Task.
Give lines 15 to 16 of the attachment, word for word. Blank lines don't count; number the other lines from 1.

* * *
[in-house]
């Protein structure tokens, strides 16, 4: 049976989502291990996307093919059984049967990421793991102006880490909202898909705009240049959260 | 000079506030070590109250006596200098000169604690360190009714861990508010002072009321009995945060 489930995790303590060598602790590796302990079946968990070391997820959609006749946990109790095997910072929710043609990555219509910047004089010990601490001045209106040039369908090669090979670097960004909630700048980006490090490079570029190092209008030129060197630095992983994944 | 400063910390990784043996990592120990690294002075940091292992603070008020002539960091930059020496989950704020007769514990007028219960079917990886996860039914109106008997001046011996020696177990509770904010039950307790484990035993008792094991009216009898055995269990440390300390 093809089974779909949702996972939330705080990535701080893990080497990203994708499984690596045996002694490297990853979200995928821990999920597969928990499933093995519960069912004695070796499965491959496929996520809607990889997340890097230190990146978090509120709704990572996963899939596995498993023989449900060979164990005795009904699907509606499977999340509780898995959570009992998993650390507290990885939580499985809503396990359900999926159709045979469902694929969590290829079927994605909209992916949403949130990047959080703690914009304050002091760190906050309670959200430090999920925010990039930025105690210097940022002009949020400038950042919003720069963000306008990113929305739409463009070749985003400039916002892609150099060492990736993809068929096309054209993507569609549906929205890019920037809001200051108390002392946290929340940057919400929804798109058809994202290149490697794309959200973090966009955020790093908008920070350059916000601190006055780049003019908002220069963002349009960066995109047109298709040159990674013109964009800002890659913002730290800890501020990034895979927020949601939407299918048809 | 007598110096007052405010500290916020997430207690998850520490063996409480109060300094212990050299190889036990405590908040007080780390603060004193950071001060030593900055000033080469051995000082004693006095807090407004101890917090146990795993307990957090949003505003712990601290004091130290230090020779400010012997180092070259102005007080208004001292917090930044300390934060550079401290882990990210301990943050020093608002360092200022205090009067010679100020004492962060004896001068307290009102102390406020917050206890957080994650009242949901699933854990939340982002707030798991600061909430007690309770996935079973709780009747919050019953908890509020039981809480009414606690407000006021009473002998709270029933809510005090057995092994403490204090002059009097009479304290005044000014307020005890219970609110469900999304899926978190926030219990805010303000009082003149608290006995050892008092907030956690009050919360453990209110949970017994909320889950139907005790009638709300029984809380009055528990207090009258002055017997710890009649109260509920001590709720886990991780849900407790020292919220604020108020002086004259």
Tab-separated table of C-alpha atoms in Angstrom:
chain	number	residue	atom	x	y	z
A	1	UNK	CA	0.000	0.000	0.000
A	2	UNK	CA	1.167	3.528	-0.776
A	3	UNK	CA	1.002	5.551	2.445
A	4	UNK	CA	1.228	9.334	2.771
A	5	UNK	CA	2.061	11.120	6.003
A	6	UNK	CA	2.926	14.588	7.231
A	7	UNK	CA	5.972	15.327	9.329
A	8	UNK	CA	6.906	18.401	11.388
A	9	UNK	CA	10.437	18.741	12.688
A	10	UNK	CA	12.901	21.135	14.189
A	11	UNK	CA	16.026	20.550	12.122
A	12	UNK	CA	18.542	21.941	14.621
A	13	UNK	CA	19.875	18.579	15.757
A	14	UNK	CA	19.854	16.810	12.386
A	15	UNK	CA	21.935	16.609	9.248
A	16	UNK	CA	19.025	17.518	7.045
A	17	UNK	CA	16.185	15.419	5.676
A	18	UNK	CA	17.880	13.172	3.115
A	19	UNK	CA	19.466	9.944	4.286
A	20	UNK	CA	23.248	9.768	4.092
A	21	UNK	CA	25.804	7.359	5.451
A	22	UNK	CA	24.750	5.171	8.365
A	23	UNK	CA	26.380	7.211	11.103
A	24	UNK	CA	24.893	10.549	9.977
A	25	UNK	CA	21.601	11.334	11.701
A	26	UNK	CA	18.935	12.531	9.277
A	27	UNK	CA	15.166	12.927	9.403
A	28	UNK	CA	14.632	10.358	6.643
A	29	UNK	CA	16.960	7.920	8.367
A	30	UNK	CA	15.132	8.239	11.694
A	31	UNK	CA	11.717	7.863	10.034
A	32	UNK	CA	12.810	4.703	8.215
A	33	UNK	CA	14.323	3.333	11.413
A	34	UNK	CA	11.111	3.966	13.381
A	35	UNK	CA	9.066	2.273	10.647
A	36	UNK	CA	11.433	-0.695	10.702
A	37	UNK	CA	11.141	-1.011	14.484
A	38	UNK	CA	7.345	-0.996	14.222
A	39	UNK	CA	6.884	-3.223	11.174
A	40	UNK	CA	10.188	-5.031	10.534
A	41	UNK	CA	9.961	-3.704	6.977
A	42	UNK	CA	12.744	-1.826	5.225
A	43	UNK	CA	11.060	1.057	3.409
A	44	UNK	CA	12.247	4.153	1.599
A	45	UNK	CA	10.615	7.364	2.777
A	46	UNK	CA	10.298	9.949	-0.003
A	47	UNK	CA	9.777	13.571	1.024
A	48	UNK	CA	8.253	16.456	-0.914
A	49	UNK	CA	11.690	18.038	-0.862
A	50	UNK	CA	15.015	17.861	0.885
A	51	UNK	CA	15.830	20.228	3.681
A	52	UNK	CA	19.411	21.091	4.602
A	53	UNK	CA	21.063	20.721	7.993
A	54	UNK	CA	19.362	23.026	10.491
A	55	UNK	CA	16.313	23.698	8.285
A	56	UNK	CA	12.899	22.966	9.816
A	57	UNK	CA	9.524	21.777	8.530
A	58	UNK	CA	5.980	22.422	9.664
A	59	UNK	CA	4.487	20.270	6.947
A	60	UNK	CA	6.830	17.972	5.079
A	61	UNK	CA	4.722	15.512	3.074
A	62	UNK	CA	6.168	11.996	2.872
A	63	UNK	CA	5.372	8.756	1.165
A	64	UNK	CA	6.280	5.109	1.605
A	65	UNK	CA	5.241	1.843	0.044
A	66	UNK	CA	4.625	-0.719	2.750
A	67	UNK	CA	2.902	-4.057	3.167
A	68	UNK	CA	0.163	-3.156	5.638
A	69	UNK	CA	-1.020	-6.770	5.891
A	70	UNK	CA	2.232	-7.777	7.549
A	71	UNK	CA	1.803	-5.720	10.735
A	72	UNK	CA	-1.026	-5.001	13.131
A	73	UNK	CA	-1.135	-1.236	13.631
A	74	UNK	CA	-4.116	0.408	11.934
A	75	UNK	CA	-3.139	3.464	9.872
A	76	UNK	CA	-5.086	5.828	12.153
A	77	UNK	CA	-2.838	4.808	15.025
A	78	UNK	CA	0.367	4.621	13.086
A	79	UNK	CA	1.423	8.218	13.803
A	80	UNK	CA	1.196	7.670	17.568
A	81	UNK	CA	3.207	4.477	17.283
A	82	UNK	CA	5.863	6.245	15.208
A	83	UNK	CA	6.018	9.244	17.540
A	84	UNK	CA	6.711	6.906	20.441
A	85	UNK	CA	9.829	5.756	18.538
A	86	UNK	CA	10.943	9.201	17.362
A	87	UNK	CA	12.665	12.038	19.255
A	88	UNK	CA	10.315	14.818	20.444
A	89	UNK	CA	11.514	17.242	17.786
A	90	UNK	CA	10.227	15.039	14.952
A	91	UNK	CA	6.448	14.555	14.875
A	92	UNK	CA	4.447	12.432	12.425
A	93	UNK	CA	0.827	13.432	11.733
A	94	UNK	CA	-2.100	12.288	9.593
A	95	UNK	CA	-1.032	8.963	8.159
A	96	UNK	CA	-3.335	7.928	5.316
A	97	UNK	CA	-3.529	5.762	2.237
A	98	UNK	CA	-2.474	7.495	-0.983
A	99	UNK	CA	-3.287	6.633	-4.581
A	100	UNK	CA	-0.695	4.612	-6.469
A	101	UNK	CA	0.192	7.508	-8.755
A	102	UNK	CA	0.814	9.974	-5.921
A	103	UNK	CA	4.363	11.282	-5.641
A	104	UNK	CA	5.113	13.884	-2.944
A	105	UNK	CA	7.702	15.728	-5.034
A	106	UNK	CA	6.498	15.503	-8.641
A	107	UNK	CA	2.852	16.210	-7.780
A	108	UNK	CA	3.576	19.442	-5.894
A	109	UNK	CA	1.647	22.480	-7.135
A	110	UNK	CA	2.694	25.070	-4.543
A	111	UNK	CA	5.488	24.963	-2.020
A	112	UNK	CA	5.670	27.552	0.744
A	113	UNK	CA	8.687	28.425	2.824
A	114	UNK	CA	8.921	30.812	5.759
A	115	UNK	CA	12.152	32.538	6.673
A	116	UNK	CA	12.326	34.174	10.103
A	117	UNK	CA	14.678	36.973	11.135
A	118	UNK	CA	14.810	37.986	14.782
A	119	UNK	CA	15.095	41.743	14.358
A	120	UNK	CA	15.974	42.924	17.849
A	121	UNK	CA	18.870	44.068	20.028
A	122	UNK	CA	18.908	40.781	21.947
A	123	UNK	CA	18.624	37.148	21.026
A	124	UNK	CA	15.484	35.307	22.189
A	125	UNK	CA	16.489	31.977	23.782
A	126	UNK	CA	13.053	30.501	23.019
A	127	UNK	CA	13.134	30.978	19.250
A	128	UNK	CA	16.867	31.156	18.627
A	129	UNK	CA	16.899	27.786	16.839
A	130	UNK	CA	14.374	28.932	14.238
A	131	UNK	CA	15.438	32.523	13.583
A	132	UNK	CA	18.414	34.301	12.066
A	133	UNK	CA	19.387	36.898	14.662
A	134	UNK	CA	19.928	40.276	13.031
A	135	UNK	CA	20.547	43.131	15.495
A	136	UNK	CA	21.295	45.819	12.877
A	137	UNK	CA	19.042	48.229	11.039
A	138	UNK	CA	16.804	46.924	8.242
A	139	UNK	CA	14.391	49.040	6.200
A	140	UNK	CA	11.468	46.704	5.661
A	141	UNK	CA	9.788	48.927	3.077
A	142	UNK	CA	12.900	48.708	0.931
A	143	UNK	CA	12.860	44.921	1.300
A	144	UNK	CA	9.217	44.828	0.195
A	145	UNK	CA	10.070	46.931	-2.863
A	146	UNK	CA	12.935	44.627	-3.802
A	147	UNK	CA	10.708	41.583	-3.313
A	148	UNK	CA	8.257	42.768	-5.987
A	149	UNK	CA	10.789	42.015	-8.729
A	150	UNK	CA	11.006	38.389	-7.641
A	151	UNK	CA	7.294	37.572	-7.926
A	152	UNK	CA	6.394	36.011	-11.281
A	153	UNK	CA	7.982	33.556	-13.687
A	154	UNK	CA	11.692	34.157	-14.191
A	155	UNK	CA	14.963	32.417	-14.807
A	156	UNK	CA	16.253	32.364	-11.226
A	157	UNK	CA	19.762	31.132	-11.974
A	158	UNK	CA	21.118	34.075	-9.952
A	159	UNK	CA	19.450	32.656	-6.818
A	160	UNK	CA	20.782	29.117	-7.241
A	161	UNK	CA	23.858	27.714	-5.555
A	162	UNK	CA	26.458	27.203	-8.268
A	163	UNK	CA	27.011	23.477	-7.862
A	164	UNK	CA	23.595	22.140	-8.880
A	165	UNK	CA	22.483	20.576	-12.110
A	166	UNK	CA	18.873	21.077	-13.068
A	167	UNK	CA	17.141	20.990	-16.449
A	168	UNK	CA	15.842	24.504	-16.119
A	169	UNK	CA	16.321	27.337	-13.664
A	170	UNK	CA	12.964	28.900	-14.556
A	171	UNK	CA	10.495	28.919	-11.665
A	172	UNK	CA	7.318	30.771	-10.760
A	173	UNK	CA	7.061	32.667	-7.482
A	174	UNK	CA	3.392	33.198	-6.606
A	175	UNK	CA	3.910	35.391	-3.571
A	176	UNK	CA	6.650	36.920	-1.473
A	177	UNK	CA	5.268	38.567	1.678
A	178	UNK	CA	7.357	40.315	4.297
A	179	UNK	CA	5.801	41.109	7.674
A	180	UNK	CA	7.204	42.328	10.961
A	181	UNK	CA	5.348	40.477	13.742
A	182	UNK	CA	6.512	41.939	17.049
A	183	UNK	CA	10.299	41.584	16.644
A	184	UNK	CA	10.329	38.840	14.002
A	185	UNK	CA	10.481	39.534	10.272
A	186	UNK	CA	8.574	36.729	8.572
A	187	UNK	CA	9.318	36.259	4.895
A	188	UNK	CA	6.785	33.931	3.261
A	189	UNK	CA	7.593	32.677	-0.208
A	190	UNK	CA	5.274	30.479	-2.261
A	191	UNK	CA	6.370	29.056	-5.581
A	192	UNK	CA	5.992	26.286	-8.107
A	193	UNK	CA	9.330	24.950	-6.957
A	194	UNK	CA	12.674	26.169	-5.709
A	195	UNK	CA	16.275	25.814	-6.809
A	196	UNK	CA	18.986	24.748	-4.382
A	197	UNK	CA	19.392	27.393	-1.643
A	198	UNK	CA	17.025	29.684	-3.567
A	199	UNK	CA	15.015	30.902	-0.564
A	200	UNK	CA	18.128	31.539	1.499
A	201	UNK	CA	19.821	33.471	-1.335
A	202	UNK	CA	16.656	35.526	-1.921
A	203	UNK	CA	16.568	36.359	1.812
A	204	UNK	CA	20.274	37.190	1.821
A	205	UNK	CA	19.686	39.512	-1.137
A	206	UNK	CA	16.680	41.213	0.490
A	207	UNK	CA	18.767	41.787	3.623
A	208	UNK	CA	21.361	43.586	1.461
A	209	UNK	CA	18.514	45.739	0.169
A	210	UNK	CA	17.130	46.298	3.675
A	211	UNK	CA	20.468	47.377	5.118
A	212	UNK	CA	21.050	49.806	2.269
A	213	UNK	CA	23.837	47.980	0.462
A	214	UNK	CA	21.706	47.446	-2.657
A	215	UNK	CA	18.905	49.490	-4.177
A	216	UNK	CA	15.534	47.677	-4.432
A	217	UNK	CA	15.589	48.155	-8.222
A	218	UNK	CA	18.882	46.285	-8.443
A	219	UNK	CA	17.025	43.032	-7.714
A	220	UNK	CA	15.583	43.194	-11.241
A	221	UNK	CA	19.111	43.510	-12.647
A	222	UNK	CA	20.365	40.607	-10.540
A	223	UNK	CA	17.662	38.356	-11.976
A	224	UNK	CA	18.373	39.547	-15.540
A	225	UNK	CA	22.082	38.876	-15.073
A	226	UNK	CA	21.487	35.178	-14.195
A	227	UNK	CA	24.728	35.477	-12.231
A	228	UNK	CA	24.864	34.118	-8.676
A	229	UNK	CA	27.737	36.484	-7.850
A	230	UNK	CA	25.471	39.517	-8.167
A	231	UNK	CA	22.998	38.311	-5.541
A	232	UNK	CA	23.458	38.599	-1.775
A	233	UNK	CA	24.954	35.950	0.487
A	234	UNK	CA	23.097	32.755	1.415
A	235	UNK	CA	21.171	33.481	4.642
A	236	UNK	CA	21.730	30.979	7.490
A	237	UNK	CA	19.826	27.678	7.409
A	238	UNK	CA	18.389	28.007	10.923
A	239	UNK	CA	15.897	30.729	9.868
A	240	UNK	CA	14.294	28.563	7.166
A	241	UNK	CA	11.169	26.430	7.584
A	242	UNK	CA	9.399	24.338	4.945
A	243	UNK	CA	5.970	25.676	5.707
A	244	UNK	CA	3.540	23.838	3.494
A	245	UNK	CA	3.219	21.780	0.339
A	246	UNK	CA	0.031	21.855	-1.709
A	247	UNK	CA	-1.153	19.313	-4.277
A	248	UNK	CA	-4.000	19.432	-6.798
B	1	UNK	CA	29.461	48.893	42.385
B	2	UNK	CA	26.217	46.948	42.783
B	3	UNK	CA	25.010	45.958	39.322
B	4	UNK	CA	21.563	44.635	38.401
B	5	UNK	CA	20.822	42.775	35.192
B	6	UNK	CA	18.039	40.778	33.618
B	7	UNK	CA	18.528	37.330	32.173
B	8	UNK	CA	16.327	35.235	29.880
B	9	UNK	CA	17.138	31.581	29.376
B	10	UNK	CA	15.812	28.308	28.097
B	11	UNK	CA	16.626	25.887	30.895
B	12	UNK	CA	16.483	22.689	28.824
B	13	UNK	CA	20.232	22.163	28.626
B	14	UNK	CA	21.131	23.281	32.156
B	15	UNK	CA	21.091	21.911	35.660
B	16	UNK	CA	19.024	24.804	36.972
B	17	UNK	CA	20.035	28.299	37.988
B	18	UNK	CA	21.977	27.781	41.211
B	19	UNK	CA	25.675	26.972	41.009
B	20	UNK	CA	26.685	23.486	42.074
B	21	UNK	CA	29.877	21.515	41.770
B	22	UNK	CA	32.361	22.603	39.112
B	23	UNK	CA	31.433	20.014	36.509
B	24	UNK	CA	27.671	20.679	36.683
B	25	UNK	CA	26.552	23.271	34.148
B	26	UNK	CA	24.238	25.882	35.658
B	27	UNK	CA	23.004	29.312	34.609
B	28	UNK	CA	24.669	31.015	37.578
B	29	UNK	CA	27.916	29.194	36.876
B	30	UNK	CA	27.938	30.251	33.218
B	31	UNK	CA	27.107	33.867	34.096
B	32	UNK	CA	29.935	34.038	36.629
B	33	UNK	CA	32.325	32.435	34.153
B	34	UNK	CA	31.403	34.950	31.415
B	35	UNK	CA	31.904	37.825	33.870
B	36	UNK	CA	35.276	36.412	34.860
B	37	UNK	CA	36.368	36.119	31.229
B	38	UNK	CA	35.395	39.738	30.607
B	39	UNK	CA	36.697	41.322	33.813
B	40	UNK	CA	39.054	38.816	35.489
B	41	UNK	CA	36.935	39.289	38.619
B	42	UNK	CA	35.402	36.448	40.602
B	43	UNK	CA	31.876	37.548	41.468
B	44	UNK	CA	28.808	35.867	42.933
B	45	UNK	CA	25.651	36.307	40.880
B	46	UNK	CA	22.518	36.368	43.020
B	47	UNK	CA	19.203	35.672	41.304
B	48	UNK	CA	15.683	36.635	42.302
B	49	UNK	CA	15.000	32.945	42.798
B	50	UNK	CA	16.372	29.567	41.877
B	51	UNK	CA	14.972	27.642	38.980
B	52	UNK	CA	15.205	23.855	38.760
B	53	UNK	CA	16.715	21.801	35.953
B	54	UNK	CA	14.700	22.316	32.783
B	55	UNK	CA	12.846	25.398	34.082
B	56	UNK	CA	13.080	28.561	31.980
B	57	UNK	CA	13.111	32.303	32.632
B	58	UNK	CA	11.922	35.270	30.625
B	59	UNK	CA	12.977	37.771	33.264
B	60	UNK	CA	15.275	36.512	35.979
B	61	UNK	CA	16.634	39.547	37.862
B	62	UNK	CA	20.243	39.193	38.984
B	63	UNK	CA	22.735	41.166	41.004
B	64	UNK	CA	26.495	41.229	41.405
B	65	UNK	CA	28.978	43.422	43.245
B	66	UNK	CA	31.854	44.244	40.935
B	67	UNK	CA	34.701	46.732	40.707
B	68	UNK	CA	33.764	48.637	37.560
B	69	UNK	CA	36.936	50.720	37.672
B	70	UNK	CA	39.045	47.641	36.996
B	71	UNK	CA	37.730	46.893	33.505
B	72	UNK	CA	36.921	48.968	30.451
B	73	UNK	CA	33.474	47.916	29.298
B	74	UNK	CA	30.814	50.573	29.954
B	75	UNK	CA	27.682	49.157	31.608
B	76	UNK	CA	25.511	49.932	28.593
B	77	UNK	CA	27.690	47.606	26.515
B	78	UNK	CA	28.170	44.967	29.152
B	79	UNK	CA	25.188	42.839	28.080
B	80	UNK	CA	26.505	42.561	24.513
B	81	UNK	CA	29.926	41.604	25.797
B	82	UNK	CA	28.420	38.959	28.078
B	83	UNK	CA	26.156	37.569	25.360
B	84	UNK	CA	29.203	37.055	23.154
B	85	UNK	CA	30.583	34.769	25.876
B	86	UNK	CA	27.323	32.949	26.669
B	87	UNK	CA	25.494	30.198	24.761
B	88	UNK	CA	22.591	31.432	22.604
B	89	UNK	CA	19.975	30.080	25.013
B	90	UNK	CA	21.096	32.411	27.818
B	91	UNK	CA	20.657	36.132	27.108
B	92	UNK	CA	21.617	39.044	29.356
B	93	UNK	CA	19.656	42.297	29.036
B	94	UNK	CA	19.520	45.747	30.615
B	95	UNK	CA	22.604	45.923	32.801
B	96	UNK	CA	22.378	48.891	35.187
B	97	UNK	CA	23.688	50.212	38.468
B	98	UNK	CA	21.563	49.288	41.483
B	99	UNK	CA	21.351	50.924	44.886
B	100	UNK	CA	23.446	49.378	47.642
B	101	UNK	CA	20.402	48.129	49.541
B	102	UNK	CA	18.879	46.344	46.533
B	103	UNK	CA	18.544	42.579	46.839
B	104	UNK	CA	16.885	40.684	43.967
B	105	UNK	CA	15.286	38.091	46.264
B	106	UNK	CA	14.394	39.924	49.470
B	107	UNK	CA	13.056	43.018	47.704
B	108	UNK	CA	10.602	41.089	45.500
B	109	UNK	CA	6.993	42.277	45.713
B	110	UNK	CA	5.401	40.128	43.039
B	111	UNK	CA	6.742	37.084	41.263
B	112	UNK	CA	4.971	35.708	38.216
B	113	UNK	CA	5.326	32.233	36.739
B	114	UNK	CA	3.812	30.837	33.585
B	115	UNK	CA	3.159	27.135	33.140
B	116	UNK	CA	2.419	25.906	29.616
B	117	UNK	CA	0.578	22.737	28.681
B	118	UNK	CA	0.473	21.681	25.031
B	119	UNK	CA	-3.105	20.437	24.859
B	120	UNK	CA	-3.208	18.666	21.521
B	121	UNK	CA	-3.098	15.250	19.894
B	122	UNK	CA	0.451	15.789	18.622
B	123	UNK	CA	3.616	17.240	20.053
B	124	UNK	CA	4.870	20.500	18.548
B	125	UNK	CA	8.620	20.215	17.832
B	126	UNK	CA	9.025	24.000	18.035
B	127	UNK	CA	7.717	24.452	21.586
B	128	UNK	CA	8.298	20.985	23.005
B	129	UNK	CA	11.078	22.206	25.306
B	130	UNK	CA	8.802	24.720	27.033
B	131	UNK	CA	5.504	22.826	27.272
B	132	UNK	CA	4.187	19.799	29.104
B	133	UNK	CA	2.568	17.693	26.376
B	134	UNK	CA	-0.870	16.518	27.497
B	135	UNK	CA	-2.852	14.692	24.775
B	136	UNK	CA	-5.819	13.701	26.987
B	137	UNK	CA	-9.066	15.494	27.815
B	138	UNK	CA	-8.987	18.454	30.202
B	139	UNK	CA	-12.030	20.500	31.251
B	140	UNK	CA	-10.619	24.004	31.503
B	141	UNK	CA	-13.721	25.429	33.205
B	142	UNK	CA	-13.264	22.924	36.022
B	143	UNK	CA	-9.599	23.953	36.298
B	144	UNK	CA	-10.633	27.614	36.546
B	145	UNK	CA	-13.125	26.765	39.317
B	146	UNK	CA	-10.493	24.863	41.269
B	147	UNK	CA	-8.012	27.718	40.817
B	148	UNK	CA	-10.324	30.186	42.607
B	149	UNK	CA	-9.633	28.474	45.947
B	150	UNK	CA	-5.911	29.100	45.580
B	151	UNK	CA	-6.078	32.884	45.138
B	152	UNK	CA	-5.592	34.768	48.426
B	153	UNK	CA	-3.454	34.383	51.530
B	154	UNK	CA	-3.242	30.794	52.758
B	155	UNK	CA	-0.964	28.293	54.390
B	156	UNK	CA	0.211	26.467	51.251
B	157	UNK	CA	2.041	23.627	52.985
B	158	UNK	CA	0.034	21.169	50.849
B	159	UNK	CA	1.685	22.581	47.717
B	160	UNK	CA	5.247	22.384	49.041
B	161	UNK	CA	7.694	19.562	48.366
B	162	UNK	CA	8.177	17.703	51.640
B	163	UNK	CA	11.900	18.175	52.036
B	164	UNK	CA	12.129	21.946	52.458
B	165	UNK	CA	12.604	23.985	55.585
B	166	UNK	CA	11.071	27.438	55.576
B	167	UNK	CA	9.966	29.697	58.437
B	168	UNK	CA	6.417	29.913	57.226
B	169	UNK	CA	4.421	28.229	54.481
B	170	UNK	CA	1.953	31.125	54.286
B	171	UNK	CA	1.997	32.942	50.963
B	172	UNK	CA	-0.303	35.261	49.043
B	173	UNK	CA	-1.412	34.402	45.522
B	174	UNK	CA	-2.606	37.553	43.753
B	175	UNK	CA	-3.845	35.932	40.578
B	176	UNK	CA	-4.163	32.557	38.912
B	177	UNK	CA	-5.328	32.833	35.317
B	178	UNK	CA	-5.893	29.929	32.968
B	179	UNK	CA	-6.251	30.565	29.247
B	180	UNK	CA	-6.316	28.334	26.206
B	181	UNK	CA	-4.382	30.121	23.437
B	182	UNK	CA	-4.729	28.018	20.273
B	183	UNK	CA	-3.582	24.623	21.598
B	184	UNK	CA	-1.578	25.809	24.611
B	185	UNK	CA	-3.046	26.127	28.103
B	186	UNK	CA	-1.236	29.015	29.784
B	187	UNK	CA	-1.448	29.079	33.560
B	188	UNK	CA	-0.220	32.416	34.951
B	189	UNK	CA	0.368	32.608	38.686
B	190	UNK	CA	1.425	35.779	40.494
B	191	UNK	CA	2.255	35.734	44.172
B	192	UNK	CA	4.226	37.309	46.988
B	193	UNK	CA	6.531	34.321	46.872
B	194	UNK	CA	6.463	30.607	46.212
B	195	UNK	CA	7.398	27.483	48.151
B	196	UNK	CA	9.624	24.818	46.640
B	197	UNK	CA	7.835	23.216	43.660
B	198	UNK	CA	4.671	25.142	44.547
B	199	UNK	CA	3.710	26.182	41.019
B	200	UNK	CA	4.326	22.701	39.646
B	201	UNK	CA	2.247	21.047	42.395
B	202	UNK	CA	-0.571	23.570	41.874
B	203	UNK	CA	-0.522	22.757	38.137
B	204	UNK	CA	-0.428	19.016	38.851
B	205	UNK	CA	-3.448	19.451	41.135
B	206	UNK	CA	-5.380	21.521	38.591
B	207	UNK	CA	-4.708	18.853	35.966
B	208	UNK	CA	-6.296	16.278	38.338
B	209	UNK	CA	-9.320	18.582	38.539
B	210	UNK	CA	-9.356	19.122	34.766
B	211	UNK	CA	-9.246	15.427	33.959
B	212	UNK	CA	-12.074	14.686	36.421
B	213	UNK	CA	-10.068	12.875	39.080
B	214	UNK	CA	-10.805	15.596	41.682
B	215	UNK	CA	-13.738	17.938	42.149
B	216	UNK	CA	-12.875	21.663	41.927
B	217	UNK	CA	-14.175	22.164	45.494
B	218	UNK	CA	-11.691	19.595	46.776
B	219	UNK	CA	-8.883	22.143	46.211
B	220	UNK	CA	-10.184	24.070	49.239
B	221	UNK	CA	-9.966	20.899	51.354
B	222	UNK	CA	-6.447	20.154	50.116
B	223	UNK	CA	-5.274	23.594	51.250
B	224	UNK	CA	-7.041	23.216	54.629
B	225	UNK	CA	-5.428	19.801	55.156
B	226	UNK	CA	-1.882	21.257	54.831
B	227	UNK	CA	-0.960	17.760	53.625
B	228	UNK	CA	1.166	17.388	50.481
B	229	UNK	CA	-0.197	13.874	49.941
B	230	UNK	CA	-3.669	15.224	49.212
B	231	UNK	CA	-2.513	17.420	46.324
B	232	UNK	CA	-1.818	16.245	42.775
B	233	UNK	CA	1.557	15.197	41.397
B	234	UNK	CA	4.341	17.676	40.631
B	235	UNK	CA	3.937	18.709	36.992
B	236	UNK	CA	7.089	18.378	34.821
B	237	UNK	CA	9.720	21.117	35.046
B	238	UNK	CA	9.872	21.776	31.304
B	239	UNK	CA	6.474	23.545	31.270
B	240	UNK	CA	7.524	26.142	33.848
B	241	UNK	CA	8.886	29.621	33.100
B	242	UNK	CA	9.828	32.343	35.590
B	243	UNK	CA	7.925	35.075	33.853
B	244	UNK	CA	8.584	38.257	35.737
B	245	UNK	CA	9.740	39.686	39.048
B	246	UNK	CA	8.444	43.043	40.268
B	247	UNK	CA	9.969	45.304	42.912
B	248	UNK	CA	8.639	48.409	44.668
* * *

A	11	UNK	CA	16.026	20.550	12.122
A	12	UNK	CA	18.542	21.941	14.621